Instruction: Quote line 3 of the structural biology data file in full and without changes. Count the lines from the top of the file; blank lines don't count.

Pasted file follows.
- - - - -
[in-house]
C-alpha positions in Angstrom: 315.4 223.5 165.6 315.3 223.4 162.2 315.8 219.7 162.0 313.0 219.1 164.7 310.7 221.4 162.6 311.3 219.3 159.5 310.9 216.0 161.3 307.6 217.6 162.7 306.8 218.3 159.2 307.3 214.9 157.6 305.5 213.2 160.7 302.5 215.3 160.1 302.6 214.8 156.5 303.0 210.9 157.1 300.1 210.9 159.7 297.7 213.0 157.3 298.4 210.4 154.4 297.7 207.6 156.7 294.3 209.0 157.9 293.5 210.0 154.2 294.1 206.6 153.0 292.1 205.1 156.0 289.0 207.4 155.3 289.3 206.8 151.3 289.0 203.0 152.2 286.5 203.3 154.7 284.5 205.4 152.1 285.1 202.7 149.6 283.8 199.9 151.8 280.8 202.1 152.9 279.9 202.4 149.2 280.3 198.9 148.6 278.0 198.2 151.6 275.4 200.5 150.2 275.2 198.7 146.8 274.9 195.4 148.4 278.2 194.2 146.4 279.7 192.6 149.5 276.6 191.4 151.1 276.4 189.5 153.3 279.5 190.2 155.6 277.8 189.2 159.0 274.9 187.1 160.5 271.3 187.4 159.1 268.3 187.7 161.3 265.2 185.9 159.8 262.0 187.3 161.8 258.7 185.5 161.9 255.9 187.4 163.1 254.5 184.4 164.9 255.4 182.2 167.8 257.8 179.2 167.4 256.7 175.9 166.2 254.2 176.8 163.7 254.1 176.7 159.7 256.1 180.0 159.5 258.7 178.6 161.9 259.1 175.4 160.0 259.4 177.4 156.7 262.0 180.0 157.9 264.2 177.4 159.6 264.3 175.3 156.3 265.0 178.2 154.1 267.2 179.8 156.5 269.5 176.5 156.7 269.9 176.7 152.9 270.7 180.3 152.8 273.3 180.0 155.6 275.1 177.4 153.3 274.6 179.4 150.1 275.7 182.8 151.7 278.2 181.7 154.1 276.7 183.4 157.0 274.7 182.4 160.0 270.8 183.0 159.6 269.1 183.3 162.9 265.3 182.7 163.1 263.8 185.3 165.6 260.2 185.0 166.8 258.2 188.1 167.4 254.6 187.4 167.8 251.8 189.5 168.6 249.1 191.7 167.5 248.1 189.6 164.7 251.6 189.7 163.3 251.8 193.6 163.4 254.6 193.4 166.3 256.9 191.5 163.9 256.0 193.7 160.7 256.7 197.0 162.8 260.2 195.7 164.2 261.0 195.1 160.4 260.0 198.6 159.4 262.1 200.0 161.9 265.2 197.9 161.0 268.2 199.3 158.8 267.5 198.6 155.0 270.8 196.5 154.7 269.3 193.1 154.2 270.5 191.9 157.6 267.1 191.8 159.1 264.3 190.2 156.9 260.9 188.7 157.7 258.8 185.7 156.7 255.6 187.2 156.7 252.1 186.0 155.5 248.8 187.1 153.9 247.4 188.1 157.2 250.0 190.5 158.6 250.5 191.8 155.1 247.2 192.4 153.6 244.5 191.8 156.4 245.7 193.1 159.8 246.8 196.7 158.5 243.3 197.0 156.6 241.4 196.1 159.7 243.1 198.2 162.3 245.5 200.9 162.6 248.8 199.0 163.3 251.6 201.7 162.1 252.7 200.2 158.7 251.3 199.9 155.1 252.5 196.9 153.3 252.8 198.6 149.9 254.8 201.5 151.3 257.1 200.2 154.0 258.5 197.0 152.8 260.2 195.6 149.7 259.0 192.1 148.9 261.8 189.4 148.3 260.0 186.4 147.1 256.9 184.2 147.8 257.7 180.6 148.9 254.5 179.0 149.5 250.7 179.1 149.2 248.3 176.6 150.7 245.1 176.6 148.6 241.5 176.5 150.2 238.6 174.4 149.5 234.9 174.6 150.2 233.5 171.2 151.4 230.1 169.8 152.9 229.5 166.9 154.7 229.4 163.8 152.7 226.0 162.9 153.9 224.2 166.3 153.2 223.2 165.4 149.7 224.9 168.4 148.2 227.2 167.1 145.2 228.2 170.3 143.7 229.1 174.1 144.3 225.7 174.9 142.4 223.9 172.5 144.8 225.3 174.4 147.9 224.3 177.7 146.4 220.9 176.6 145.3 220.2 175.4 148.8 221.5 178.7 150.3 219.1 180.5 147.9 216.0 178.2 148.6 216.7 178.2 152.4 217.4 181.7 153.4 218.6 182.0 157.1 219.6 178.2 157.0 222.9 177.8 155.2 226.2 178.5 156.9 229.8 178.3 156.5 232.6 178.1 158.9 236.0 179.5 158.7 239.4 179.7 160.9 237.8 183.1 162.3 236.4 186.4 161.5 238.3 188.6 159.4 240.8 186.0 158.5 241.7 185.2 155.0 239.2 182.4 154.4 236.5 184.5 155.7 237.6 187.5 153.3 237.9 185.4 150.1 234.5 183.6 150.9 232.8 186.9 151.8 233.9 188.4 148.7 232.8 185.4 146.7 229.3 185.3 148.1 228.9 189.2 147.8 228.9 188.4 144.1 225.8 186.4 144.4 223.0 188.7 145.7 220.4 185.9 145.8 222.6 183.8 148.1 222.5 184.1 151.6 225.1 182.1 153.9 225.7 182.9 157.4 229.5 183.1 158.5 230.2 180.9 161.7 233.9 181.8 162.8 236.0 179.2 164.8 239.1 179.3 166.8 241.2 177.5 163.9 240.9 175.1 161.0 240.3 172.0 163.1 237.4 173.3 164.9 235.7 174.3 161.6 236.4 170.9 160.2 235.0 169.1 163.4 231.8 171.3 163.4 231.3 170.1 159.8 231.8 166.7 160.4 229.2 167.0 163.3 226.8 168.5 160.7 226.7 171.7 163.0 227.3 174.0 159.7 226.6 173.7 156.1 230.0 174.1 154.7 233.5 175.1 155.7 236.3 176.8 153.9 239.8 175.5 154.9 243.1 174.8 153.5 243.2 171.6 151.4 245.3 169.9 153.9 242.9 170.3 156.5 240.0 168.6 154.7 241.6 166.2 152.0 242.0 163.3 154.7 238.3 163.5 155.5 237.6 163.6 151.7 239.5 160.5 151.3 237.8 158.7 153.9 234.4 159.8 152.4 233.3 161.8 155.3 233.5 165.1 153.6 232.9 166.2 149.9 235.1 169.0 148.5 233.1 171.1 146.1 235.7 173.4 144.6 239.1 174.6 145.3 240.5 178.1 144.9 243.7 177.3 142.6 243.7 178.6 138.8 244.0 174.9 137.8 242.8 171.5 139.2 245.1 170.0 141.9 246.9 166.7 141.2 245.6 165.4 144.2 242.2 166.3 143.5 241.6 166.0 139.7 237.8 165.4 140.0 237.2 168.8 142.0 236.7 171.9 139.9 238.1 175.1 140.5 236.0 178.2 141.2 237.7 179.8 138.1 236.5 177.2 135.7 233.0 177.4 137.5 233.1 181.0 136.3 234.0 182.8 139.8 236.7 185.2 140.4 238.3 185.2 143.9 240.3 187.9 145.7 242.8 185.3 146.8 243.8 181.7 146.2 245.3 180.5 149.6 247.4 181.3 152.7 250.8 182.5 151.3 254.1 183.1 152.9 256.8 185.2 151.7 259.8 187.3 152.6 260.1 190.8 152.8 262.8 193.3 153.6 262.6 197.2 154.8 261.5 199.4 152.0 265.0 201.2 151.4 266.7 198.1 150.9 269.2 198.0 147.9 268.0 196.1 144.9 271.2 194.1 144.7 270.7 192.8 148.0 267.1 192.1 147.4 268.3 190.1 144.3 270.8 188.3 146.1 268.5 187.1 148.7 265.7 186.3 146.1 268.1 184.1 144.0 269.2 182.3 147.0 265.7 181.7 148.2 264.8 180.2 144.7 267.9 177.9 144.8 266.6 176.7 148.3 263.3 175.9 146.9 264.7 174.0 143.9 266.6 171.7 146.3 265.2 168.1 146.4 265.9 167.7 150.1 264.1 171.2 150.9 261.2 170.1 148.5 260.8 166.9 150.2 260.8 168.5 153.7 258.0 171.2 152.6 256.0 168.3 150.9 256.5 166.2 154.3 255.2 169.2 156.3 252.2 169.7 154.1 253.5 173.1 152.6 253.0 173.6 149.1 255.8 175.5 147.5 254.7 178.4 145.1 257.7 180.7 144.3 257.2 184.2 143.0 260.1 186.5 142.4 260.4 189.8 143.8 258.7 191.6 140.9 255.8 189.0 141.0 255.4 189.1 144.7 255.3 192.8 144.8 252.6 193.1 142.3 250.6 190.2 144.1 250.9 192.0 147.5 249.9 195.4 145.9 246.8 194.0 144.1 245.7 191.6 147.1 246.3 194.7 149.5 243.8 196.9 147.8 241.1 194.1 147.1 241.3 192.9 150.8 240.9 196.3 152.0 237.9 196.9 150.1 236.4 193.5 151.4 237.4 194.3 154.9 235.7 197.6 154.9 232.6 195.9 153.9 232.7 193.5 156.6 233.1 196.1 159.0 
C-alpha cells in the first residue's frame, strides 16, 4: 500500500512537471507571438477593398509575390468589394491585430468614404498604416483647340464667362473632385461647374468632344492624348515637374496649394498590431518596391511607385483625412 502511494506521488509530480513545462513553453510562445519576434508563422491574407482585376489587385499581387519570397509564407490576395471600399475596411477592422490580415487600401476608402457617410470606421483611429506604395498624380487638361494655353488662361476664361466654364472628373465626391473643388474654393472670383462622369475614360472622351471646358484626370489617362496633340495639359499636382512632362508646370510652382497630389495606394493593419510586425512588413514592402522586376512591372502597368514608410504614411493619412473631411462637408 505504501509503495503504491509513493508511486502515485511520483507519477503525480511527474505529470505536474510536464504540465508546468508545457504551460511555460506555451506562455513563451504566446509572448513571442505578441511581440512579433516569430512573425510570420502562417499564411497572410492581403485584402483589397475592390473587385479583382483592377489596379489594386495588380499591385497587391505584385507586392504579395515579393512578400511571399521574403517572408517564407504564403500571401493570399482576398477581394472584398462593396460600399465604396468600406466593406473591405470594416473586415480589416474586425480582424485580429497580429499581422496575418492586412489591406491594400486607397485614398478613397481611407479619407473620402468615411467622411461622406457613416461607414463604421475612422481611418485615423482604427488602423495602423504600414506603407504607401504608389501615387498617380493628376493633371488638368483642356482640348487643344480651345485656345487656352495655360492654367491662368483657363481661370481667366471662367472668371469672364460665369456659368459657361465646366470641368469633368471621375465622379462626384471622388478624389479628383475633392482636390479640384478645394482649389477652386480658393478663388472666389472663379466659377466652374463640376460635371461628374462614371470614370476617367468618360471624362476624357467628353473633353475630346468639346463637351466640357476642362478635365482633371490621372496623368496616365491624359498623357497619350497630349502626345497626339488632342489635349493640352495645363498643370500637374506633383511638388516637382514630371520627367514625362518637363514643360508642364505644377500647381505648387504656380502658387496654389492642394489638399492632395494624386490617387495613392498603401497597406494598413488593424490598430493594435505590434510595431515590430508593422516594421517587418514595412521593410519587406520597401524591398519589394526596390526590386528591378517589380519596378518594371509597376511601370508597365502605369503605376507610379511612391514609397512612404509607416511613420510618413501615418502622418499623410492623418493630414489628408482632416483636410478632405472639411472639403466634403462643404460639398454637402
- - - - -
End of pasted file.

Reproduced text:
C-alpha cells in the first residue's frame, strides 16, 4: 500500500512537471507571438477593398509575390468589394491585430468614404498604416483647340464667362473632385461647374468632344492624348515637374496649394498590431518596391511607385483625412 502511494506521488509530480513545462513553453510562445519576434508563422491574407482585376489587385499581387519570397509564407490576395471600399475596411477592422490580415487600401476608402457617410470606421483611429506604395498624380487638361494655353488662361476664361466654364472628373465626391473643388474654393472670383462622369475614360472622351471646358484626370489617362496633340495639359499636382512632362508646370510652382497630389495606394493593419510586425512588413514592402522586376512591372502597368514608410504614411493619412473631411462637408 505504501509503495503504491509513493508511486502515485511520483507519477503525480511527474505529470505536474510536464504540465508546468508545457504551460511555460506555451506562455513563451504566446509572448513571442505578441511581440512579433516569430512573425510570420502562417499564411497572410492581403485584402483589397475592390473587385479583382483592377489596379489594386495588380499591385497587391505584385507586392504579395515579393512578400511571399521574403517572408517564407504564403500571401493570399482576398477581394472584398462593396460600399465604396468600406466593406473591405470594416473586415480589416474586425480582424485580429497580429499581422496575418492586412489591406491594400486607397485614398478613397481611407479619407473620402468615411467622411461622406457613416461607414463604421475612422481611418485615423482604427488602423495602423504600414506603407504607401504608389501615387498617380493628376493633371488638368483642356482640348487643344480651345485656345487656352495655360492654367491662368483657363481661370481667366471662367472668371469672364460665369456659368459657361465646366470641368469633368471621375465622379462626384471622388478624389479628383475633392482636390479640384478645394482649389477652386480658393478663388472666389472663379466659377466652374463640376460635371461628374462614371470614370476617367468618360471624362476624357467628353473633353475630346468639346463637351466640357476642362478635365482633371490621372496623368496616365491624359498623357497619350497630349502626345497626339488632342489635349493640352495645363498643370500637374506633383511638388516637382514630371520627367514625362518637363514643360508642364505644377500647381505648387504656380502658387496654389492642394489638399492632395494624386490617387495613392498603401497597406494598413488593424490598430493594435505590434510595431515590430508593422516594421517587418514595412521593410519587406520597401524591398519589394526596390526590386528591378517589380519596378518594371509597376511601370508597365502605369503605376507610379511612391514609397512612404509607416511613420510618413501615418502622418499623410492623418493630414489628408482632416483636410478632405472639411472639403466634403462643404460639398454637402